Many students from the MENA region also were attracted to M2GATE because of the chance to win a trip to the U.S. The team judged to have the best pitch video from each of the three program offerings would be invited to Ann Arbor to make a live pitch and visit area entrepreneurial ventures.

To select participants from the pool of more than 1,300 applicants, we created a point system, heavily weighing the applicant’s motivation level, enthusiasm for working collaboratively across cultures, and curiosity about entrepreneurship. We ultimately assembled a diverse group of participants from 103 higher education institutions—98 of them from outside the U.S.

The accepted students were assigned to one of three cohorts, the first one with 169 students, the second one with 167, and the third with 209. The three iterations of the program took place from January 26 to April 6, from April 6 to June 8, and from May 25 to July 20. On their applications, students indicated which eight-week cohort would work best for them, and we took these preferences into account as much as possible.

We divided the selected students into teams of six: two Michigan students plus four students from one of the MENA countries. We grouped them by their areas of interest, including healthcare, education, environment, and labor/ employment. We created teams that were diverse by gender and area of study, and we made sure that each team had at least one MENA student who was fluent in English.

To help guide the teams through their projects, we recruited mentors from the four MENA countries—most of them young professionals with experience in entrepreneurship. Many had previously been on exchanges sponsored by the U.S. State Department, and they were eager to give back on a volunteer basis by supporting the budding entrepreneurs.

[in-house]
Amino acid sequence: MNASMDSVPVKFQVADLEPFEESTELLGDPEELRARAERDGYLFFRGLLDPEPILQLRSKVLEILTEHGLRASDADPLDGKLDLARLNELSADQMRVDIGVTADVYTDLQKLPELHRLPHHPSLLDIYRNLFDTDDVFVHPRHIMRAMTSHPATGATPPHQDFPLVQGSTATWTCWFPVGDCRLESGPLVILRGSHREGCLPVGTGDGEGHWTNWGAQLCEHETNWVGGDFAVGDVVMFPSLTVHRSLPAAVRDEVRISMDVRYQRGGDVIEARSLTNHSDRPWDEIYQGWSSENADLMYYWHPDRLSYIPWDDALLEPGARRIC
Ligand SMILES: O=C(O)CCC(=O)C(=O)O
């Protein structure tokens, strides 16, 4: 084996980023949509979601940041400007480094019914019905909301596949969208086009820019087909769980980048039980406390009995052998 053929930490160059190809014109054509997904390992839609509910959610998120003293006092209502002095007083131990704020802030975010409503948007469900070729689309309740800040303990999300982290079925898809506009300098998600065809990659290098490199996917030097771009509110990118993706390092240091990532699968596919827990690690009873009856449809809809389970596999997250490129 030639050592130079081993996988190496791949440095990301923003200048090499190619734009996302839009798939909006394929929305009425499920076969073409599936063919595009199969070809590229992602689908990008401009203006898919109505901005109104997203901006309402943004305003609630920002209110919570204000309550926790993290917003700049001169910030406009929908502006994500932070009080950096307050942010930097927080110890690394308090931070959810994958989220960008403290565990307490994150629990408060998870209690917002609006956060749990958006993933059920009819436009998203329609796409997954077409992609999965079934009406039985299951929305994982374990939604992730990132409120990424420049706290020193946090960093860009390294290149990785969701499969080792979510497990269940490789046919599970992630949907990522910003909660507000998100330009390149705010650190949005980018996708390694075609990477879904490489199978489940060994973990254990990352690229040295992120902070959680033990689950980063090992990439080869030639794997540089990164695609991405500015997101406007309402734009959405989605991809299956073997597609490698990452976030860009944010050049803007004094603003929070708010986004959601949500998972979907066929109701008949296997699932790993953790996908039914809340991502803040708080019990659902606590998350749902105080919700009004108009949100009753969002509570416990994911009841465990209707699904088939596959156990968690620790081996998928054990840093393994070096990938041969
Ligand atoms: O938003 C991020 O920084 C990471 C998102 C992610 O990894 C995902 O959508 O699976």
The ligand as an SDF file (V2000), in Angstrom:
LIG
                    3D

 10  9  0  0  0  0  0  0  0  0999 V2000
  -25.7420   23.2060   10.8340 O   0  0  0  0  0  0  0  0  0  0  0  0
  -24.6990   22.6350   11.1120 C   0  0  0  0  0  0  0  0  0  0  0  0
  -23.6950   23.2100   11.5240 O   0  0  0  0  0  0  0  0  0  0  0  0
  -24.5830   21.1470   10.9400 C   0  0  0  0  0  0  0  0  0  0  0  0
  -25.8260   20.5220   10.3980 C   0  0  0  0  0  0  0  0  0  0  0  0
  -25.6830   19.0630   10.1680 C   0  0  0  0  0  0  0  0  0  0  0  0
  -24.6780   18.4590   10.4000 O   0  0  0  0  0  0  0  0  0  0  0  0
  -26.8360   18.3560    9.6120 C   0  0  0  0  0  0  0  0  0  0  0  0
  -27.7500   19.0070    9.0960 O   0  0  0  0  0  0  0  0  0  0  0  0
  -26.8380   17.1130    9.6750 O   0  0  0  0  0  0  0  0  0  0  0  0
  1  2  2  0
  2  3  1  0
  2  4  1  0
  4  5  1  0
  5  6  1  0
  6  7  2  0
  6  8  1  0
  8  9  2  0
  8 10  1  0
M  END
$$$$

'HELLO, BENGHAZI!'

We kicked off our first cohort with a live synchronous session conducted at U-M’s Ross School of Business. It was streamed via BlueJeans, a videoconferencing service, to partner site locations in the four MENA countries, where participants could join remotely or in person. The giant video screens of the U-M classroom were filled with images of excited students from Benghazi, Cairo, Casablanca, Marrakesh, and Tunis. For administrators who had spent a year designing the program, it was thrilling to finally be able to say, “Hello, Benghazi!” and get an enthusiastic response from students 5,386 miles away.

The first session was dedicated to orientation, and we created virtual breakout rooms so the team members could get to know each other. In an icebreaker exercise called “uncommon commonalities,” students identified things they had in common that might be a bit unusual. One team was delighted to discover that all six members shared a love of fried chicken!

Once the preliminaries were over, we described the three assignments student teams would need to complete during the next eight weeks: a video that showed a social problem in the MENA region; an entrepreneurial concept for a solution; and a video that pitched their proposed product or service. To ensure consistency across the presentations, we asked teams to put together their concepts using the Business Model Canvas approach created by Alexander Osterwalder.

Students also were told how to access our e-learning modules on cross-cultural collaboration, communications, leadership, design thinking, and entrepreneurship. The modules were asynchronous, so students could watch them on their own schedules. The modules and chatroom were housed on WDI’s custom-developed learning management system, ExtendEd, which was also where students would upload their assignments to receive feedback from peers, mentors, and instructors. In addition, we created a Facebook group page where participants could share photos, experiences, and encouragement. Teams collaborated via WhatsApp, Skype, and Google Hangouts.